If a charity, is their information on the ACNC Register complete?

  • Yes.
    • ‘Phone’ and ‘Website’ are blank, but these are not compulsory.

What choices do you have in how your donation is used?

  • They are shown on the ‘Donate’ page of the website:
    • A general donation to help our Team in Australia Care, Mobilise and send workers to other countries to Reach People and plant Churches (sic),
    • A donation to a team of WEC workers overseas,
    • A donation to a WEC person you know and want to support their ministry [Donate].
    • There is no list of WEC workers from which to select.
    • For the online donation, there is no option to nominate a purpose for your donation.

Where were your (net) donations sent?

  • This information is not disclosed.

Who are the people controlling the organisation?

  • There’s a page Meet our team on the website, but it doesn’t mention the Board.
  • See instead the Responsible Persons section on the Register:

To whom is WEC accountable?

  • WEC doesn’t say it on its website, but it is a Member of Missions Interlink.
    • Worldview Centre for Intercultural Studies does mention its membership.
    • About the accountability this provides: see the section Activities in this review.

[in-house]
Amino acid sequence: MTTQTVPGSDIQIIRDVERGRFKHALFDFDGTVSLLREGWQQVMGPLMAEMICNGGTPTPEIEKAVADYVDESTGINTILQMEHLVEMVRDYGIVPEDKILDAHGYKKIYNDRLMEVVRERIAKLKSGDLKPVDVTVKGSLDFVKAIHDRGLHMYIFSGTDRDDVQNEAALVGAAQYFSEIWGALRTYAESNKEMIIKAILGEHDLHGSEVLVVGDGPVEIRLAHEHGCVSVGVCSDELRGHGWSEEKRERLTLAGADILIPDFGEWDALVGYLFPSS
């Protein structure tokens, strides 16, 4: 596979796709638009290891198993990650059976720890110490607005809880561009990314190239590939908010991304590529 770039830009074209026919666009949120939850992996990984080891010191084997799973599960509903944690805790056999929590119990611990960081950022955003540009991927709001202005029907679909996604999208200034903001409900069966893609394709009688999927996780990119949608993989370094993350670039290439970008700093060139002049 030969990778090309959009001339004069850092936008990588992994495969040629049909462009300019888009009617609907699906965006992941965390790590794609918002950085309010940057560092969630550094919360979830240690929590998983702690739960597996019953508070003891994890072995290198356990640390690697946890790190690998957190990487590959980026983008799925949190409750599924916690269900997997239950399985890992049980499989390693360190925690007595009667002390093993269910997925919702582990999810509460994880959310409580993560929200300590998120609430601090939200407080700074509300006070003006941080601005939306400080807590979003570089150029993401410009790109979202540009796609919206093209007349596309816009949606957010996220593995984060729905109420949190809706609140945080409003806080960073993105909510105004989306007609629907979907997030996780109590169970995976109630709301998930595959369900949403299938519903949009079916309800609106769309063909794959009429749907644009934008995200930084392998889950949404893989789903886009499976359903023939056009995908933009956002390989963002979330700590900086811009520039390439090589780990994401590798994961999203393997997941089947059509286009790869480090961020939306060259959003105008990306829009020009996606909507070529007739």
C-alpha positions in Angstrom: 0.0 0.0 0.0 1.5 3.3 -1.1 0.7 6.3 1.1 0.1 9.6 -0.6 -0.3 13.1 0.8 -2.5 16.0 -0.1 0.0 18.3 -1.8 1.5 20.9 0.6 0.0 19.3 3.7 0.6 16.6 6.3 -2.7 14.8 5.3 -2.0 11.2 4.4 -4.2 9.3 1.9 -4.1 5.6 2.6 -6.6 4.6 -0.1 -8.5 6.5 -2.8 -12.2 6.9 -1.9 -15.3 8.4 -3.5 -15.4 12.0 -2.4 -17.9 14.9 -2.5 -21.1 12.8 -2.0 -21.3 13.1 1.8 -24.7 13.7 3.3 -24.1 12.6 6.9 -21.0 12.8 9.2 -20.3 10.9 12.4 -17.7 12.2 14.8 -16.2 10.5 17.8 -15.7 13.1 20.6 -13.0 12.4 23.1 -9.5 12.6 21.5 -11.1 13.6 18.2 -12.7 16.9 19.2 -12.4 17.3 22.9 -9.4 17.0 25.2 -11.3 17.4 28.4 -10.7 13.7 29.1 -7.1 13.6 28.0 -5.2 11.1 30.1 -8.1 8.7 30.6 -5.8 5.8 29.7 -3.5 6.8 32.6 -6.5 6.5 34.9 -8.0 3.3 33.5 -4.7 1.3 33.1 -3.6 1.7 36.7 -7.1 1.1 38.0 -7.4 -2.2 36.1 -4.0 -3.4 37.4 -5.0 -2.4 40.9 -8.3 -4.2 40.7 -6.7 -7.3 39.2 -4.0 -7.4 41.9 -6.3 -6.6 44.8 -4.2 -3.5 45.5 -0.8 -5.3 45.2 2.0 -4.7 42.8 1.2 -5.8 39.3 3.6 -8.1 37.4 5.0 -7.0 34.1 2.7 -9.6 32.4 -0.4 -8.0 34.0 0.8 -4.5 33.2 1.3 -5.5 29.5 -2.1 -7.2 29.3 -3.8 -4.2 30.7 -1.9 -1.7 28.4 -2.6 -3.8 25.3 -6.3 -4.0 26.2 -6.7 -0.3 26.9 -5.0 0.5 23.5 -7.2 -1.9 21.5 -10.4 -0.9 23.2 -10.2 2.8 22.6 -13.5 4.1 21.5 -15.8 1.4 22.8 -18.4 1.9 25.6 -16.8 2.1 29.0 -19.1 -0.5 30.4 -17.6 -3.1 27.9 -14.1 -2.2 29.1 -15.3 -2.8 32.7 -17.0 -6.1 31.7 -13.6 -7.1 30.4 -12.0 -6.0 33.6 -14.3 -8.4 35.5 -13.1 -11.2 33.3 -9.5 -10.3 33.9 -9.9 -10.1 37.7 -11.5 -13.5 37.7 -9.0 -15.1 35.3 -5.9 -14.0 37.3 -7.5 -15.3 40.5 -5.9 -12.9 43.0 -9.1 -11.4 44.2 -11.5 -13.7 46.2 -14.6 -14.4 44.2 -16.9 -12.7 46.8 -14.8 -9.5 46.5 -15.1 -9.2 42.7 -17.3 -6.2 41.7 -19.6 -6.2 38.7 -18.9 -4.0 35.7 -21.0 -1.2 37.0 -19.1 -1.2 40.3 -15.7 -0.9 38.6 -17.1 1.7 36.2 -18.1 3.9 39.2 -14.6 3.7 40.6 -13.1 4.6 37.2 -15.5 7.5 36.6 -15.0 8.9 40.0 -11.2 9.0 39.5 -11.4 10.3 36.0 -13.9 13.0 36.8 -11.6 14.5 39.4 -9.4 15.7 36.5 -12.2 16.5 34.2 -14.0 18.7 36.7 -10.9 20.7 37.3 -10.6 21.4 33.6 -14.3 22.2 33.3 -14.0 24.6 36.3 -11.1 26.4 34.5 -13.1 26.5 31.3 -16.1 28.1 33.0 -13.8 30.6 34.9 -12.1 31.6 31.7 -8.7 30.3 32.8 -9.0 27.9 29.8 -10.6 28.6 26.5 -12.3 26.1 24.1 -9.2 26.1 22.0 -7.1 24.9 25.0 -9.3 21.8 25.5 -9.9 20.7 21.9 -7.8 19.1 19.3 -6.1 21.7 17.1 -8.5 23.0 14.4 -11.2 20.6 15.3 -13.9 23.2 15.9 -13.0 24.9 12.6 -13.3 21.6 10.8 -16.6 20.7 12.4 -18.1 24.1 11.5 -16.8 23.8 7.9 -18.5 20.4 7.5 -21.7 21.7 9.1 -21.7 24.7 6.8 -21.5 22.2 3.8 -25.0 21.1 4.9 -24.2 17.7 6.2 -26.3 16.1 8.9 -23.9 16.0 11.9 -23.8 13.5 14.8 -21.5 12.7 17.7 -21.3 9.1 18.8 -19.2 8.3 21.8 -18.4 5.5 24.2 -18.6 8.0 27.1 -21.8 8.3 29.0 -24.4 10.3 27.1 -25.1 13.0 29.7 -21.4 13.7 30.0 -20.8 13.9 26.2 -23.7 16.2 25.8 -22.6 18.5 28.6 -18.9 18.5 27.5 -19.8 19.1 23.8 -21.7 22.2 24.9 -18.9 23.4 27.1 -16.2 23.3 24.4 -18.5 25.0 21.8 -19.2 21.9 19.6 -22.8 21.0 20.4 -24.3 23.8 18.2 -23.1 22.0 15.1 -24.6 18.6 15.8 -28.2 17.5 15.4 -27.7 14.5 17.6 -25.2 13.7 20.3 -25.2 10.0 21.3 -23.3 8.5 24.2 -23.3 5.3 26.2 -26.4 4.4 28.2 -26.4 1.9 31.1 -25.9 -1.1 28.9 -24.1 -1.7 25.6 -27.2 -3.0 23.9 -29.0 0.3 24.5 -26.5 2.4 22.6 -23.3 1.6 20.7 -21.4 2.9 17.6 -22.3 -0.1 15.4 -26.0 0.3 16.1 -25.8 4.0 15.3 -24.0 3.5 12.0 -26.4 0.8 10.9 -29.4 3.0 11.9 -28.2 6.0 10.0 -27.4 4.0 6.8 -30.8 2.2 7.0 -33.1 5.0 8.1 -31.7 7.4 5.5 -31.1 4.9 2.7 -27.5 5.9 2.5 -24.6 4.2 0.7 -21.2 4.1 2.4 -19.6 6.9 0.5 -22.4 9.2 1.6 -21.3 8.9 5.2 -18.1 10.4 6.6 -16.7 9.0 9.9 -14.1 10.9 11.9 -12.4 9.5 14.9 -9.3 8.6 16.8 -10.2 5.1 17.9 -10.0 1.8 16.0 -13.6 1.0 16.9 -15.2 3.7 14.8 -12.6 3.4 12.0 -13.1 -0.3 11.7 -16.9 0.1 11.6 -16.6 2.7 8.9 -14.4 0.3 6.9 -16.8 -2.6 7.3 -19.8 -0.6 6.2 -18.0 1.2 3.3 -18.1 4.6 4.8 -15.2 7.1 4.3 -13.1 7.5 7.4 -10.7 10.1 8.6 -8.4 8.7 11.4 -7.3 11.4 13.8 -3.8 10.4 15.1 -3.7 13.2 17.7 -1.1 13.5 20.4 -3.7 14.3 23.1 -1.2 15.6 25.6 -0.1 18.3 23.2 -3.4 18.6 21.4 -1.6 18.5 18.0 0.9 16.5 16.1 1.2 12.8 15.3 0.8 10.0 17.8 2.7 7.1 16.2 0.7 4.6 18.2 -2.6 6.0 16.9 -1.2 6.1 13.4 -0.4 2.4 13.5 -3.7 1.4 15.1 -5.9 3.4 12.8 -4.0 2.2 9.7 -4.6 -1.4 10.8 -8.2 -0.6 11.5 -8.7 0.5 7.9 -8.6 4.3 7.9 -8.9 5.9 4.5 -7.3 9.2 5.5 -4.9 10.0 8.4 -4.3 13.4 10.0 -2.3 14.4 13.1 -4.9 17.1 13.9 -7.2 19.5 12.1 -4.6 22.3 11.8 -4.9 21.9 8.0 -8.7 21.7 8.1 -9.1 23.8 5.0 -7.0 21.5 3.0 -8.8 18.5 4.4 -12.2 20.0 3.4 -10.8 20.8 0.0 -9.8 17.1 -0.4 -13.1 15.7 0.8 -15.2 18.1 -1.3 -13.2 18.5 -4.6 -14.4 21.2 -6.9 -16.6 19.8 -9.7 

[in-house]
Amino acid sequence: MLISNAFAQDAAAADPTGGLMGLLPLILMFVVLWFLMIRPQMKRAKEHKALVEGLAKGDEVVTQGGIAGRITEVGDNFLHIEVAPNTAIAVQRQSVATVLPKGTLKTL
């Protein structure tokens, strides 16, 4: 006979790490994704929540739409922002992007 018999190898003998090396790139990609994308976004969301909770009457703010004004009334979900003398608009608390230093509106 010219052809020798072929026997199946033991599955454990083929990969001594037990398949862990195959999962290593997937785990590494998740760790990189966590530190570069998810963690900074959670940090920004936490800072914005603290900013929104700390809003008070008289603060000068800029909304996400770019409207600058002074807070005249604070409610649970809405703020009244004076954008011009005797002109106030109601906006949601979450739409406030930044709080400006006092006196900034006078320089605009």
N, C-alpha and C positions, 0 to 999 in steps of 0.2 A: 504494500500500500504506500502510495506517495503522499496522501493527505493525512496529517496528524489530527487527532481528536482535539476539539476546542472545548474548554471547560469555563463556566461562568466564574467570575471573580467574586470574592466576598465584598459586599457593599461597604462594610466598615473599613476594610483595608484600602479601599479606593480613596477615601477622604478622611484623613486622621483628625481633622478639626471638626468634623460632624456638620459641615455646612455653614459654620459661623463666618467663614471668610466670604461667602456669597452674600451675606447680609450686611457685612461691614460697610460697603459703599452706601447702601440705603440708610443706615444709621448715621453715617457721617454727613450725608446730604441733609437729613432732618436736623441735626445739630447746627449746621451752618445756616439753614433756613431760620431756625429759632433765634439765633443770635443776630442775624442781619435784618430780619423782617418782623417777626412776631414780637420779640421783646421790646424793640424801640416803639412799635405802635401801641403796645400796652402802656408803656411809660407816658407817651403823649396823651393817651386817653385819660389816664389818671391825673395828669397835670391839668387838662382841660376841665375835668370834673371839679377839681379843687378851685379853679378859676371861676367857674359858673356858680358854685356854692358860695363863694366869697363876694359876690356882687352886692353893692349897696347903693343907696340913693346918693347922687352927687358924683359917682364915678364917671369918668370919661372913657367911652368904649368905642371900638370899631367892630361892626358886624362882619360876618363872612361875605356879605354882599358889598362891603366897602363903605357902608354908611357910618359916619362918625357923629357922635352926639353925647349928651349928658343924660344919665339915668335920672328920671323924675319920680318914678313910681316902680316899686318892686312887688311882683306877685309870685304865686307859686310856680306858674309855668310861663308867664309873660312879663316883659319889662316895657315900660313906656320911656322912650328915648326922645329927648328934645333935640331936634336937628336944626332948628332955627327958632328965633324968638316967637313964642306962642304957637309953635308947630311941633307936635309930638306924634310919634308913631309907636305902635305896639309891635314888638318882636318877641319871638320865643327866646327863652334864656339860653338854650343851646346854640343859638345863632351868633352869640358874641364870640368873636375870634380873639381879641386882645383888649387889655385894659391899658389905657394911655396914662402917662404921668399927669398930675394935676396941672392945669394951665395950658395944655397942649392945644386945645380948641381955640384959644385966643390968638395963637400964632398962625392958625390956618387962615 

• As a charity, to the ACNC.
  • And to ASIC as a company.

 

 

  1. The law in this area is not straightforward – for instance, is an internet invitation ‘fundraising’ – and advice varies, so check with the charity before drawing any conclusions.
  2. “Good living and social concern are important [to the cause of evangelism], but they are not uniquely Christian graces…I’ve met a lot of fine Hindus, Muslims and atheists. Just living the life is not going to bring someone to Christ. There is much more to it than that. We must help people, certainly, but we must also share with them why we are motivated to do so. We must stand against injustice, poverty and need, but we must at the same time point to the One who brings justice and who can meet the deepest need. Until they know our reasons, how can they come to know our Lord?” [Dan Armstrong, the Fifth Gospel: The Gospel According to You, Anzea Books, pp. 13-14.
  3. Betel and Rainbows of Hope are also discussed in this Note.
    • Betel has yet to lodge its AIS 2016 (it is over three months overdue), but in its AIS 2015 (lodged eleven months late), despite, WEC including it under ‘Who we are’ on its website, does not mention WEC. In the Note, WEC says that ‘Betel Australia Ltd’s relationship with WEC International Australia (sic) is best described as fraternal. Members of the Board do include members of WEC International Australia.’
    • Despite including Rainbows of Hope under ‘Who we are’ on its website, WEC says, in Note 20, that ‘WEC International Australia has no direct association with Rainbows of Hope.’